Sharapova fortunate to escape with 2-year ban: Cash

"My gut feeling is if you're a professional athlete and you know you're taking performance-enhancing drug, which clearly she was — then two years, I think she got off pretty lightly in that respect," Cash said.

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Maria Sharapova, who claimed she was unaware meldonium was added to WADA's prohibited list at the start of the year, announced almost immediately that she will appeal to the Court of Arbitration for Sport (CAS).

Former Grand Slam champion Pat Cash believes Maria Sharapova was fortunate to escape with a two-year ban after failing a drugs test at the Australian Open in January, though the Russian's career and reputation has taken a big hit.

The International Tennis Federation (ITF) on Wednesday confirmed former World No. 1 and five-time Grand Slam winner Sharapova will serve the backdated suspension, having been provisionally banned in March following her positive test for meldonium in Melbourne.

Sharapova, who claimed she was unaware meldonium was added to WADA's prohibited list at the start of the year, announced almost immediately that she will appeal to the Court of Arbitration for Sport (CAS).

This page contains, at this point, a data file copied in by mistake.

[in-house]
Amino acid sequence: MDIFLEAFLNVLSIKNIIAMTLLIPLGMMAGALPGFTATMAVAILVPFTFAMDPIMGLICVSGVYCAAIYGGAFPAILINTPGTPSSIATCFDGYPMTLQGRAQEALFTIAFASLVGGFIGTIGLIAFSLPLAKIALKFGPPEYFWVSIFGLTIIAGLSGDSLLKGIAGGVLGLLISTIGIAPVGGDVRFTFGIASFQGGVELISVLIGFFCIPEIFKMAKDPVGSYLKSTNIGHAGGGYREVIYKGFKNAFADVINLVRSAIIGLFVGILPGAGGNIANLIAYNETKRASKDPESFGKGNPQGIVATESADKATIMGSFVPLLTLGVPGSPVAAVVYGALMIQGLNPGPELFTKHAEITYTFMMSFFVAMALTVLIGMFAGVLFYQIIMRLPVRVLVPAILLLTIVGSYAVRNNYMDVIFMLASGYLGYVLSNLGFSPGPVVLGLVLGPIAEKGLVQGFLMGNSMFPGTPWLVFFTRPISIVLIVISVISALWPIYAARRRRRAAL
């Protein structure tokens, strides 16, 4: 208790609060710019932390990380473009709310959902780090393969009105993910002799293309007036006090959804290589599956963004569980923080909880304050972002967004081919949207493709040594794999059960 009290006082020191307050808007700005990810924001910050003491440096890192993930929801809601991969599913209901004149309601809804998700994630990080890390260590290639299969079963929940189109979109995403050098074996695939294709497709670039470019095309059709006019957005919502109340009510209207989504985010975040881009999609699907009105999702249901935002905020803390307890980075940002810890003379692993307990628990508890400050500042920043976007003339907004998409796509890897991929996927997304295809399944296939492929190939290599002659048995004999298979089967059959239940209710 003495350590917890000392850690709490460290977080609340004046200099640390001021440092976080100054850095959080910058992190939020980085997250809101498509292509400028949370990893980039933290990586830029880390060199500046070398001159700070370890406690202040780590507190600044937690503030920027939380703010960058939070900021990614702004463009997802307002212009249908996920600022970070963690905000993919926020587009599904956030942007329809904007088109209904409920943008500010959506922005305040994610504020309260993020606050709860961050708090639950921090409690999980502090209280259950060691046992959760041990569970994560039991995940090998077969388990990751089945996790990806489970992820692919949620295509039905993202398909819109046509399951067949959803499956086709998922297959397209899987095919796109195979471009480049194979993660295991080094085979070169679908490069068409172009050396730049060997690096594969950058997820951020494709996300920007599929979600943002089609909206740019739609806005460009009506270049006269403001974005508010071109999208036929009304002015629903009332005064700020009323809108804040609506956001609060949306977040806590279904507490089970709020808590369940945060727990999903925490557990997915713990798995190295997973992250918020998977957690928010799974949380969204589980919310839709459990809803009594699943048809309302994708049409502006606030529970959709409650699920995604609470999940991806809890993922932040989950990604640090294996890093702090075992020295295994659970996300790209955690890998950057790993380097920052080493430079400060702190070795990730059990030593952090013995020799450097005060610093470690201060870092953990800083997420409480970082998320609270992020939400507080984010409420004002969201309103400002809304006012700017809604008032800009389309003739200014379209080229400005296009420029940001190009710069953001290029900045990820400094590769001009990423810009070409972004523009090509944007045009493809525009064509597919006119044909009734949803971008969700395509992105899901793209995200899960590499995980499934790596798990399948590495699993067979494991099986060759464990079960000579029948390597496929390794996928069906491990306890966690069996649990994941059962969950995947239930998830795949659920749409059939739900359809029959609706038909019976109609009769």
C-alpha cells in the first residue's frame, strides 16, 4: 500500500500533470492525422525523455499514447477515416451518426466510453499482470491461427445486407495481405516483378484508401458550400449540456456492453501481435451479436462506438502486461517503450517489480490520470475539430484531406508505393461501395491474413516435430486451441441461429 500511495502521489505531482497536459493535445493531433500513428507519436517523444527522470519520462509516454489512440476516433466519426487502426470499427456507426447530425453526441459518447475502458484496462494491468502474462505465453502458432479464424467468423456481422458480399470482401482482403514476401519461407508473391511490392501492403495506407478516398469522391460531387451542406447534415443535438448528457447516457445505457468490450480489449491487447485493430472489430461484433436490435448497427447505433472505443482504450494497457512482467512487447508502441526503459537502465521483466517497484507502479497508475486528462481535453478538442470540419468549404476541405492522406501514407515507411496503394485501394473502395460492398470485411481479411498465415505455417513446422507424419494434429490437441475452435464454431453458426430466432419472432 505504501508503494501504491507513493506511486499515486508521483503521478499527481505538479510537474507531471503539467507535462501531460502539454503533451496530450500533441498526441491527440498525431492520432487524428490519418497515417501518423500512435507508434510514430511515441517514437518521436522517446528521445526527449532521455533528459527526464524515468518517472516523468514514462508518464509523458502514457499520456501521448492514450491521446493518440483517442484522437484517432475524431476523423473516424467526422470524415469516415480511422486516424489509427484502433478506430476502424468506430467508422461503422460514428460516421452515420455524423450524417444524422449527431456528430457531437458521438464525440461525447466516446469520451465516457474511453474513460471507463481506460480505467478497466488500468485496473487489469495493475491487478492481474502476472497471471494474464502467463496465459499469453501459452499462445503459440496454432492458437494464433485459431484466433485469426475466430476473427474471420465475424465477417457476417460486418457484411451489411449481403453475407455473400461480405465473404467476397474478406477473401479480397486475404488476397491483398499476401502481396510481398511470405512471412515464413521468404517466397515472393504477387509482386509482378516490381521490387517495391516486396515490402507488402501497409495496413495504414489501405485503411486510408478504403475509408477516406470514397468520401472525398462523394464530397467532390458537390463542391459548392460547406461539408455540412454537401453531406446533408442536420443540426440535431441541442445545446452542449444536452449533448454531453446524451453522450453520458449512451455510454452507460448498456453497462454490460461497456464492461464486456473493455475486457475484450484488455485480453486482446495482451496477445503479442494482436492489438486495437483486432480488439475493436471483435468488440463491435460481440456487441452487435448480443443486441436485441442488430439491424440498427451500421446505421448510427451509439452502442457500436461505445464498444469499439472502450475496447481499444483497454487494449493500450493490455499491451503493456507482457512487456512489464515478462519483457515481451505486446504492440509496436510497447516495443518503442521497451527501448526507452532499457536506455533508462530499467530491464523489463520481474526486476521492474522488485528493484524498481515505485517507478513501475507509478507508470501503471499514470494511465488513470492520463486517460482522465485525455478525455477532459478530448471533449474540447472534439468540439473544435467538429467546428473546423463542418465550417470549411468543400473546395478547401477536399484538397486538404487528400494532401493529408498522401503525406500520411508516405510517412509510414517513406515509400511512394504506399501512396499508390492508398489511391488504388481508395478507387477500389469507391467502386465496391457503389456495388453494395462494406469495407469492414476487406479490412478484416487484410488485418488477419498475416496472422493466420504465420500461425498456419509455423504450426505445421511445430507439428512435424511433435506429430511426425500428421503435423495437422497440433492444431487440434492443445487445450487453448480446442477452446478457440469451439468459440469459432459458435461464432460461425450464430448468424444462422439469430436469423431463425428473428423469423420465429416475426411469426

But Australian Cash, who won Wimbledon in 1987, said the 29-year-old faces a long road back to the WTA Tour.

"My gut feeling is if you're a professional athlete and you know you're taking performance-enhancing drug, which clearly she was — then two years, I think she got off pretty lightly in that respect," Cash told ABC radio on Thursday.

"I think her career and reputation is absolutely shot to bits.

"The question mark is she has been taking the drugs for so long, how much does it help her get through those hot days in Australia, those long matches in the stinking heat of New York or wherever else it happened to be?

"She's going to be able to recover much better than the other athletes. How many matches has this helped her win? It wasn't on the banned list but it was performance-enhancing."

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